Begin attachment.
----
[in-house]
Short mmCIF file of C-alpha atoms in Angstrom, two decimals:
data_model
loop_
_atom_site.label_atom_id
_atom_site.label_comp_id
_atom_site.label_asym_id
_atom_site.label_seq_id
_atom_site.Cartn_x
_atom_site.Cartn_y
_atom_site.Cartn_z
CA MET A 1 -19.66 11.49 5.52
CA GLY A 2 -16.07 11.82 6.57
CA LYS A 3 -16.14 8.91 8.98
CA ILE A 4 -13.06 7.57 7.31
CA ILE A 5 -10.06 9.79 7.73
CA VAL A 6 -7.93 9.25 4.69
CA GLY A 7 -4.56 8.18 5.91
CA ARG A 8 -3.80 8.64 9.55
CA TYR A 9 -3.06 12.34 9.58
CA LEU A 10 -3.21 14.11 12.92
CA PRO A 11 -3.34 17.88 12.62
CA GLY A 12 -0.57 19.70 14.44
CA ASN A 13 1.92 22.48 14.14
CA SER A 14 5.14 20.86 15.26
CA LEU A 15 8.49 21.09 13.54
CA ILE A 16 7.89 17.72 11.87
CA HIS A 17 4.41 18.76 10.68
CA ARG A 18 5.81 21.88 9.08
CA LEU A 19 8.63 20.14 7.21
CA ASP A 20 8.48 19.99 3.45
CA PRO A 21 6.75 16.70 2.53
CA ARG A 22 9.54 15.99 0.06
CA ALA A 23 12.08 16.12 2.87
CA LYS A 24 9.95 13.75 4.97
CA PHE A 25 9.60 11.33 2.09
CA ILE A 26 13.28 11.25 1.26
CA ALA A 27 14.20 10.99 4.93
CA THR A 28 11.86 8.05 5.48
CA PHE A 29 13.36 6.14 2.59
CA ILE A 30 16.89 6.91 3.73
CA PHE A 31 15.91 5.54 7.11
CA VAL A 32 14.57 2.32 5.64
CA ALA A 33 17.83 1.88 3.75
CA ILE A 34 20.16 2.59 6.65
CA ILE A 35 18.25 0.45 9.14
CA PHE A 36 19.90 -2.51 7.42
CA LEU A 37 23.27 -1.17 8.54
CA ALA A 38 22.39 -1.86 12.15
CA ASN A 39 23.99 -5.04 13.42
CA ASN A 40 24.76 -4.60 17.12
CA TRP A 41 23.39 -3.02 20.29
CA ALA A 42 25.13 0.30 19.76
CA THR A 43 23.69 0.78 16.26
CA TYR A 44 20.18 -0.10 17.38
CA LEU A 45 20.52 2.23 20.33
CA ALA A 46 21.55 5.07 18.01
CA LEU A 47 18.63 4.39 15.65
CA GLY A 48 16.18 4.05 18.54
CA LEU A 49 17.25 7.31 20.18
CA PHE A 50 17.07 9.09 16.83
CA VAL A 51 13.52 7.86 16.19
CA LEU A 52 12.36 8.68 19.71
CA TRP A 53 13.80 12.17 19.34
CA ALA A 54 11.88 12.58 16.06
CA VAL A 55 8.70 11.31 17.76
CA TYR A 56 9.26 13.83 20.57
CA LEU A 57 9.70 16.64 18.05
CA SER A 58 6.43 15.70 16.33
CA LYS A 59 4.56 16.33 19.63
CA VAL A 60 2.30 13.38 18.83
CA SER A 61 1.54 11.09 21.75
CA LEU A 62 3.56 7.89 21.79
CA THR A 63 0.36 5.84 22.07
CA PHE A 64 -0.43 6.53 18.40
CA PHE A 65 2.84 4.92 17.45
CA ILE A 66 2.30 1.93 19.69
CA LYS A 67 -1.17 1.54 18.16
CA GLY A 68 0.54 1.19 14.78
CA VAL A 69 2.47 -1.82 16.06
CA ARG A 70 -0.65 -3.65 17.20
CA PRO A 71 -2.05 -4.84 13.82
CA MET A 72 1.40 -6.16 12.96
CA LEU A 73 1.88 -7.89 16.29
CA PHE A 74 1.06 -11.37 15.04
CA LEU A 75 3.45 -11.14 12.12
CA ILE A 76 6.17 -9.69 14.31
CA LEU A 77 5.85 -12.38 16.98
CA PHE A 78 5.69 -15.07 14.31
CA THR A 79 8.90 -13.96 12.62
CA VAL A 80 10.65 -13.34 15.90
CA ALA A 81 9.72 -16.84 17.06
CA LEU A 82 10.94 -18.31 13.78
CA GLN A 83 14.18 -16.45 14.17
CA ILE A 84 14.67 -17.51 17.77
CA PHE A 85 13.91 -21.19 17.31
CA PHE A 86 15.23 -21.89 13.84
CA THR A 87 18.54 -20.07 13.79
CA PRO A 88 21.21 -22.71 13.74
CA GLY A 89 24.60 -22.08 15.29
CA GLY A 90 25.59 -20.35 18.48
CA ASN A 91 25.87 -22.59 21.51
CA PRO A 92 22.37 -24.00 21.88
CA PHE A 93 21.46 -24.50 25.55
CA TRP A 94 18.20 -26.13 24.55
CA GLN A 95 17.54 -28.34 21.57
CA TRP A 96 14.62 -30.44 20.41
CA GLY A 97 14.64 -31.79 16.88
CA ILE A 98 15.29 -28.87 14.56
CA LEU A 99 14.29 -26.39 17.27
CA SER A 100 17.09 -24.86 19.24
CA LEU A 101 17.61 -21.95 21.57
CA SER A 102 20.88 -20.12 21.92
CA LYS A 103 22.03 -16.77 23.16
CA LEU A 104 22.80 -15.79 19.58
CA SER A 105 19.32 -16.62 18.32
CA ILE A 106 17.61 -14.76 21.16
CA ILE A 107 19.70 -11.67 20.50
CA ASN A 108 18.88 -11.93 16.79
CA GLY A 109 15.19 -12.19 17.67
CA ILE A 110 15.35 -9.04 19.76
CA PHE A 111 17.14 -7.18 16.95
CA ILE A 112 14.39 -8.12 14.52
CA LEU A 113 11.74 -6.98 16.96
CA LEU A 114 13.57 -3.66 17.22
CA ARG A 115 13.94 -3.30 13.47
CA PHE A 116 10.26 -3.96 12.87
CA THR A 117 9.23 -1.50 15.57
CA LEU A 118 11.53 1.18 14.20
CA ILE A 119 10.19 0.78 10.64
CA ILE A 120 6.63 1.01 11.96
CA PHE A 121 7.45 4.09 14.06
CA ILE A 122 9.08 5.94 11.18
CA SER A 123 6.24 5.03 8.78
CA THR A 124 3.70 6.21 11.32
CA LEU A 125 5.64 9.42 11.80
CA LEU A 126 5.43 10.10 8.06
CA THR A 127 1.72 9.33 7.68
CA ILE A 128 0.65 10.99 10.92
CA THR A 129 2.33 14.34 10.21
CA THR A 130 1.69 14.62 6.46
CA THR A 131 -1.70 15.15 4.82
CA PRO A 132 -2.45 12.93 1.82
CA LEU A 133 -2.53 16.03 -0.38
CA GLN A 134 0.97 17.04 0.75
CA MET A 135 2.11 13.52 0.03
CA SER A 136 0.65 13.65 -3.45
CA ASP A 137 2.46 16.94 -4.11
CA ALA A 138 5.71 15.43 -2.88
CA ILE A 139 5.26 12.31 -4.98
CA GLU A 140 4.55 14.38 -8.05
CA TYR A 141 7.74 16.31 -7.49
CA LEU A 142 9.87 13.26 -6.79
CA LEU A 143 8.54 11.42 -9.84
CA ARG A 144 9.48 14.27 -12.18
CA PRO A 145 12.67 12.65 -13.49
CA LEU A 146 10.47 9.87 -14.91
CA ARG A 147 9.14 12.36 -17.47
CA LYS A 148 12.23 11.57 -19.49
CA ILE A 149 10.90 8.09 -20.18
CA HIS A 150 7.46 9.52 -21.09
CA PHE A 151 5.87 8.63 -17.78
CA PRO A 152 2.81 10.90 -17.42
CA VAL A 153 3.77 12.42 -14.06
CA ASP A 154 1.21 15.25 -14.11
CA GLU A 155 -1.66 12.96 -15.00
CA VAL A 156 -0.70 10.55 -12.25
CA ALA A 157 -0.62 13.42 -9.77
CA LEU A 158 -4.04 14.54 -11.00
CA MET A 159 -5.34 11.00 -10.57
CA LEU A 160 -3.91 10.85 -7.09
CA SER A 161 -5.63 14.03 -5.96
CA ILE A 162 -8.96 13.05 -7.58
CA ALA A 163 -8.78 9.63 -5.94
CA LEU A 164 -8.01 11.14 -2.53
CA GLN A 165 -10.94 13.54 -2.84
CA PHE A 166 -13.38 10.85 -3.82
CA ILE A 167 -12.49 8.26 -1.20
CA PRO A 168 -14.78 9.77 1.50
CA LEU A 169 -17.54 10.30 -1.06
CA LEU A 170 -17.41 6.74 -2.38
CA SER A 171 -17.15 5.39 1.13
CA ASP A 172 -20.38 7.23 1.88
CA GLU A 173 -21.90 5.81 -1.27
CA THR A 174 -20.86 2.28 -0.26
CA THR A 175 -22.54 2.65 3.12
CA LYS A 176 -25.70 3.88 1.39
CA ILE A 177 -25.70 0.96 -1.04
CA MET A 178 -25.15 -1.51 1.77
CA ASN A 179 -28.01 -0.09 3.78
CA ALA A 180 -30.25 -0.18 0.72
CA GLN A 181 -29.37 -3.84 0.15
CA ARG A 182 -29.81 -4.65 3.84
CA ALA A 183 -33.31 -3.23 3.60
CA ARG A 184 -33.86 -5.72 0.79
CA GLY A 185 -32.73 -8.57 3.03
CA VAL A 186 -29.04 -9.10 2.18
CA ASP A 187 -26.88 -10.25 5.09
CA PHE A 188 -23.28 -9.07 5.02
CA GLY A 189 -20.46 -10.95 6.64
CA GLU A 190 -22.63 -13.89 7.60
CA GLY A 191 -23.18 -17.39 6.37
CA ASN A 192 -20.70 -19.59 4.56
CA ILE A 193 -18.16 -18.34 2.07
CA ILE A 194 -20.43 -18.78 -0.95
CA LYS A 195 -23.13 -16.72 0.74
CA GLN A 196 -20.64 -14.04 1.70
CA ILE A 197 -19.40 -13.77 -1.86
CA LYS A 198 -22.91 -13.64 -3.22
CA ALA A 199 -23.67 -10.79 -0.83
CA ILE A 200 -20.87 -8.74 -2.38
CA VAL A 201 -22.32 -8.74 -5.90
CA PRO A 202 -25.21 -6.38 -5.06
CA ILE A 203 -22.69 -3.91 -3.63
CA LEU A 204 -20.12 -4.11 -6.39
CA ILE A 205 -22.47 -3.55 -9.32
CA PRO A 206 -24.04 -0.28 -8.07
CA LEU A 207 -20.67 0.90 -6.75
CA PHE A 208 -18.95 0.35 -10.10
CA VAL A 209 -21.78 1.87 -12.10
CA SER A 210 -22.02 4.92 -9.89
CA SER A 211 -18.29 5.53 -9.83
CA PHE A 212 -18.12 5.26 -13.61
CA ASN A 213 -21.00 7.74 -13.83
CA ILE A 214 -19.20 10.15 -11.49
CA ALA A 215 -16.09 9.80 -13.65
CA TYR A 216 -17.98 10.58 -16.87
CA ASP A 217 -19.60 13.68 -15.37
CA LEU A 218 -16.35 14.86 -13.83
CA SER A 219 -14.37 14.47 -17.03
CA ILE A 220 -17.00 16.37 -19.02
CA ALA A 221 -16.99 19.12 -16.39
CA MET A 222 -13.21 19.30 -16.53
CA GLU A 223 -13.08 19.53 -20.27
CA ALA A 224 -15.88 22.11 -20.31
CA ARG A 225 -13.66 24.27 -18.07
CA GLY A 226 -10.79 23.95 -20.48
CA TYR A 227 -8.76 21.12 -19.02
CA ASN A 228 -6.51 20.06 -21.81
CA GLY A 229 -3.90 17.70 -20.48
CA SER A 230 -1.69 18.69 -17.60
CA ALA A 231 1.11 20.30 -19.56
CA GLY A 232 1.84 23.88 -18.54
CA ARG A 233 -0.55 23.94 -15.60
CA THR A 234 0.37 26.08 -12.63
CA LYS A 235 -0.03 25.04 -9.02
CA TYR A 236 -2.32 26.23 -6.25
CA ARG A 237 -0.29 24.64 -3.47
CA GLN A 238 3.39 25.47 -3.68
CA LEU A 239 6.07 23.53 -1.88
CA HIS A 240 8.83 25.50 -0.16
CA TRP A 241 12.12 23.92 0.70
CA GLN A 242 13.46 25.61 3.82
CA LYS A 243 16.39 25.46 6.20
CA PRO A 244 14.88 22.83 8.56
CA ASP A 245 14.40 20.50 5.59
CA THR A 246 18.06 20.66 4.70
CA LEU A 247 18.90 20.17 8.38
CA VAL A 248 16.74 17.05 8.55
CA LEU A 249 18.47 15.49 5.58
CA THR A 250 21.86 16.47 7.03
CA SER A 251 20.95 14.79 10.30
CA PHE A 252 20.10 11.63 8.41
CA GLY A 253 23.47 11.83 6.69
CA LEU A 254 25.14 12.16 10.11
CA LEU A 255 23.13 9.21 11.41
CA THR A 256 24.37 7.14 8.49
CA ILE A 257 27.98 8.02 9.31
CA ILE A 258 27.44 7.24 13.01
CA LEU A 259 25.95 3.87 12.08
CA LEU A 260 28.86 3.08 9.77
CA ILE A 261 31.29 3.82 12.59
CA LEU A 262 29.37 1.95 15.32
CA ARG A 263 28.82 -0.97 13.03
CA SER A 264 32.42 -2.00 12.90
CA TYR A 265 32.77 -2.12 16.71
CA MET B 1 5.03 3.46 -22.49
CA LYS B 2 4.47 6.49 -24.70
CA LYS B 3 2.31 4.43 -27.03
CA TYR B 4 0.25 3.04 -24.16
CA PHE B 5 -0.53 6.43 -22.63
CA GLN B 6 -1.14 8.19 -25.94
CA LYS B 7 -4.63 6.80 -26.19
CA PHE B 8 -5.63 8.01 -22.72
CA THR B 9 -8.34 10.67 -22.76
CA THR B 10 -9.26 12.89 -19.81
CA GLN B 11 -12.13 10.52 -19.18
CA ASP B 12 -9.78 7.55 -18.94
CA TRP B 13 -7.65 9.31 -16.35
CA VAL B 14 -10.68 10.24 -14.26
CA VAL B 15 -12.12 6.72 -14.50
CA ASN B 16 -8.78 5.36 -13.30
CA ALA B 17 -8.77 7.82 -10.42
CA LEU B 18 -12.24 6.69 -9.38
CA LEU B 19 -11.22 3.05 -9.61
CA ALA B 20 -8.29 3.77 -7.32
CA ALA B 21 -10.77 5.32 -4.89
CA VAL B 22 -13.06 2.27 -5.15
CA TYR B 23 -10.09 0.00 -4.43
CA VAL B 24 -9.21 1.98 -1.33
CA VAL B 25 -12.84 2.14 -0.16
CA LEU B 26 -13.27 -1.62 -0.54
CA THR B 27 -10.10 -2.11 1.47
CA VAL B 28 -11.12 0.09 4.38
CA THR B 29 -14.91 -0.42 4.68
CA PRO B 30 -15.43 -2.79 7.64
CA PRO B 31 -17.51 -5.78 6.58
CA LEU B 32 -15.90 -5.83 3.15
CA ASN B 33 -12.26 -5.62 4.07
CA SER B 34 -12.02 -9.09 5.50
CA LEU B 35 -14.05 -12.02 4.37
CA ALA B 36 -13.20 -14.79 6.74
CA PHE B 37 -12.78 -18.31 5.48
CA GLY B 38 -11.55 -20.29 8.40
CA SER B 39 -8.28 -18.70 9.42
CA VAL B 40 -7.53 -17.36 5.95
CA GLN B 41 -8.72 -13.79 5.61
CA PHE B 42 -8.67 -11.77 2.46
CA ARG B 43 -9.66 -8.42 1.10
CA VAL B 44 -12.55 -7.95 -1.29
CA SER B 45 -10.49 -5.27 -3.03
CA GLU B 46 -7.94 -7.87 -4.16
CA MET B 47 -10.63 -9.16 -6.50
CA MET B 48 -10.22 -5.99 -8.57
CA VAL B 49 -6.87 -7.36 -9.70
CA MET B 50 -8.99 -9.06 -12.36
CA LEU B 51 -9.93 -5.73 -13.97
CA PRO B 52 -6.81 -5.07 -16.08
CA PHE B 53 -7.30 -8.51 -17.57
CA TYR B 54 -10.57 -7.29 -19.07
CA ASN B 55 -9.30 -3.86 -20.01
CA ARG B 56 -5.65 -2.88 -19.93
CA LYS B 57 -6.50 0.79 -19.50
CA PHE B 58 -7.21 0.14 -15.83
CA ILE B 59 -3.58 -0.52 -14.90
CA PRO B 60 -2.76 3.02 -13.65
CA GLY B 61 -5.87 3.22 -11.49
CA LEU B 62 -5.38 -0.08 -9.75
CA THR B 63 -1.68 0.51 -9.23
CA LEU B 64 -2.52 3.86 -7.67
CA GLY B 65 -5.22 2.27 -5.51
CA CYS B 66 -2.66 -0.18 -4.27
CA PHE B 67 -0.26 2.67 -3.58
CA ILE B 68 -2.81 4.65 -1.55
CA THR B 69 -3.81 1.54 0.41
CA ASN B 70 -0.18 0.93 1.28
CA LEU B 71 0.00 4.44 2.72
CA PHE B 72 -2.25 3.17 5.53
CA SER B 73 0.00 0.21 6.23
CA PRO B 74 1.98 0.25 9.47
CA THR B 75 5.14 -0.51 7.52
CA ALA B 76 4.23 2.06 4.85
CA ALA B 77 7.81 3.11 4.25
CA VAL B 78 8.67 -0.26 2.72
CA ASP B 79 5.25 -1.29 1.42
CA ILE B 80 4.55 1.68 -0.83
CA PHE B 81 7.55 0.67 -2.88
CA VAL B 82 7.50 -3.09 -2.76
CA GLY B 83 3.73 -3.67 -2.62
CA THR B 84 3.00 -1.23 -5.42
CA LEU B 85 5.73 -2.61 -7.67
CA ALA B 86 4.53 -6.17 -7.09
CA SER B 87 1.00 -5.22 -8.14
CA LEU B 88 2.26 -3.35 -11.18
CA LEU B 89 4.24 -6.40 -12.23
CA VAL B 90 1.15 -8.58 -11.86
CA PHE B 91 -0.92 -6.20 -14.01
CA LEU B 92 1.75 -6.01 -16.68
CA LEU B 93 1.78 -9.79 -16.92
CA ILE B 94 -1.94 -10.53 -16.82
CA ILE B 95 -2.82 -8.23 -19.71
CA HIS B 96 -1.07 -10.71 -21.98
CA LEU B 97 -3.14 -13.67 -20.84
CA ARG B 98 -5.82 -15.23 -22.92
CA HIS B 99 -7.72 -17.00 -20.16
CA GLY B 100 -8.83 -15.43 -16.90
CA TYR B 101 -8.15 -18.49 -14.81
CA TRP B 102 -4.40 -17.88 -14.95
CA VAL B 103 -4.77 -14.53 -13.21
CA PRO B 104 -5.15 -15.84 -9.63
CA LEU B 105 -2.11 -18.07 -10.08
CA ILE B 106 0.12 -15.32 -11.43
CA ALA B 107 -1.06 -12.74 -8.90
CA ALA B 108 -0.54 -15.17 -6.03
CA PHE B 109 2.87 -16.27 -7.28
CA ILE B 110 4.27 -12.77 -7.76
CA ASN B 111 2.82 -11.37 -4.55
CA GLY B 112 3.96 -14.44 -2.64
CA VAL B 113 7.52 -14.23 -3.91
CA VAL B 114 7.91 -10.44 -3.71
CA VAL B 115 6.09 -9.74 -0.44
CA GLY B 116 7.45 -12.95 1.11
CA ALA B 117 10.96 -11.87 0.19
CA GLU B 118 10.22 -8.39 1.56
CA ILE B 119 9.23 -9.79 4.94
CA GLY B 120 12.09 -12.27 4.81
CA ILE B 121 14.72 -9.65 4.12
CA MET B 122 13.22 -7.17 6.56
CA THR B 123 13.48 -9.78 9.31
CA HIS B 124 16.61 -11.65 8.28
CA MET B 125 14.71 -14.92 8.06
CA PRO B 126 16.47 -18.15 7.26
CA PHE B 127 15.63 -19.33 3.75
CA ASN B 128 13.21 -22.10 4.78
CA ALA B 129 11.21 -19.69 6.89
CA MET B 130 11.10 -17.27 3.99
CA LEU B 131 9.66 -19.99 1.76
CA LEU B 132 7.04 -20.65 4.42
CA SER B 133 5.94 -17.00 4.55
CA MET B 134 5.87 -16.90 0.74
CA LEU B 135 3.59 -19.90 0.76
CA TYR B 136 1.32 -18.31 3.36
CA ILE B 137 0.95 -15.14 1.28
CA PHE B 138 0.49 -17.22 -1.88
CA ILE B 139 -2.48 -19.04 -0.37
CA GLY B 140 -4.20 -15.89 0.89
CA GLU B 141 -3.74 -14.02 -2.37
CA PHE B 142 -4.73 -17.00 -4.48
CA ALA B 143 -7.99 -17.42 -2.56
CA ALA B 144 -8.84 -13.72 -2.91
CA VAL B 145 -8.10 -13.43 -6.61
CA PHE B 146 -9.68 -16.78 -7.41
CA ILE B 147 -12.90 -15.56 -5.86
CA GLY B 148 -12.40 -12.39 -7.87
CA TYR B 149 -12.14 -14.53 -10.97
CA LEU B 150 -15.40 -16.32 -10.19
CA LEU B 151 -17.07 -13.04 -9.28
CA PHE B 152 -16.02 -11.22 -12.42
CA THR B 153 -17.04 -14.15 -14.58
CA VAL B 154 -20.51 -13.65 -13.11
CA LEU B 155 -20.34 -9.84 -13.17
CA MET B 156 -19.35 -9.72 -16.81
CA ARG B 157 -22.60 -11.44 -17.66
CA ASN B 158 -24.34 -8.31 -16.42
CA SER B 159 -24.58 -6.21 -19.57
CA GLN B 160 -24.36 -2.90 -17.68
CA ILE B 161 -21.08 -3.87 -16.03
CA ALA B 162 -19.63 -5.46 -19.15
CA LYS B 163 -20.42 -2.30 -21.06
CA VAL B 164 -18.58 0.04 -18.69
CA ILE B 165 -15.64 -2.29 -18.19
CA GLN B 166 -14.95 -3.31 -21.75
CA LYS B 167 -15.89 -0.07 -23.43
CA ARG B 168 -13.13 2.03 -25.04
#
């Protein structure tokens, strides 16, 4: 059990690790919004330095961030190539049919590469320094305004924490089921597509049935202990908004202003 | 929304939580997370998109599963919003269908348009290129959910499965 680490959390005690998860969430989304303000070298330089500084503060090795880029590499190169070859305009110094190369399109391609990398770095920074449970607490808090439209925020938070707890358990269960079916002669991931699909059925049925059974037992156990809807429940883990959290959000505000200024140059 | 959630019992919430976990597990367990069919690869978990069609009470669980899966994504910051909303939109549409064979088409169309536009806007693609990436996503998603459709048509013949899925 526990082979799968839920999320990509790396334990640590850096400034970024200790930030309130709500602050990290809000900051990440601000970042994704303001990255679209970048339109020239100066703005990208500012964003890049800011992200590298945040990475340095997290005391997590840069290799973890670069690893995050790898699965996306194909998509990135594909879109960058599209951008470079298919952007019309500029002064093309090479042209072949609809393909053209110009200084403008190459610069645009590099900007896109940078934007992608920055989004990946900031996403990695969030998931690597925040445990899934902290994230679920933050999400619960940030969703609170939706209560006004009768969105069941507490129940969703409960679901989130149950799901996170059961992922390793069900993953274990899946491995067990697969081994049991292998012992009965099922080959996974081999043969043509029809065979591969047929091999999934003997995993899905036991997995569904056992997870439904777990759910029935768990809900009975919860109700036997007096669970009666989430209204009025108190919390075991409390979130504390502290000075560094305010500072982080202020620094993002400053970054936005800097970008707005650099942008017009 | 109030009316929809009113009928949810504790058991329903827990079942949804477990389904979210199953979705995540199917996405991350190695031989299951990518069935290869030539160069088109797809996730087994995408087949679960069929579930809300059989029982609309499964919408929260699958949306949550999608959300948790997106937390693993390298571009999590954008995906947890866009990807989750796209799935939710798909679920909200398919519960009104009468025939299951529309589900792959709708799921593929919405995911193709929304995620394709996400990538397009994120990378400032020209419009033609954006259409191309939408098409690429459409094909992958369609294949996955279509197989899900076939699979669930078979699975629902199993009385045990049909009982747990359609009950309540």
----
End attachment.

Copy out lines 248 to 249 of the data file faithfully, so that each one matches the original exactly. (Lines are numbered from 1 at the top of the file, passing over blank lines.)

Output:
CA ARG A 237 -0.29 24.64 -3.47
CA GLN A 238 3.39 25.47 -3.68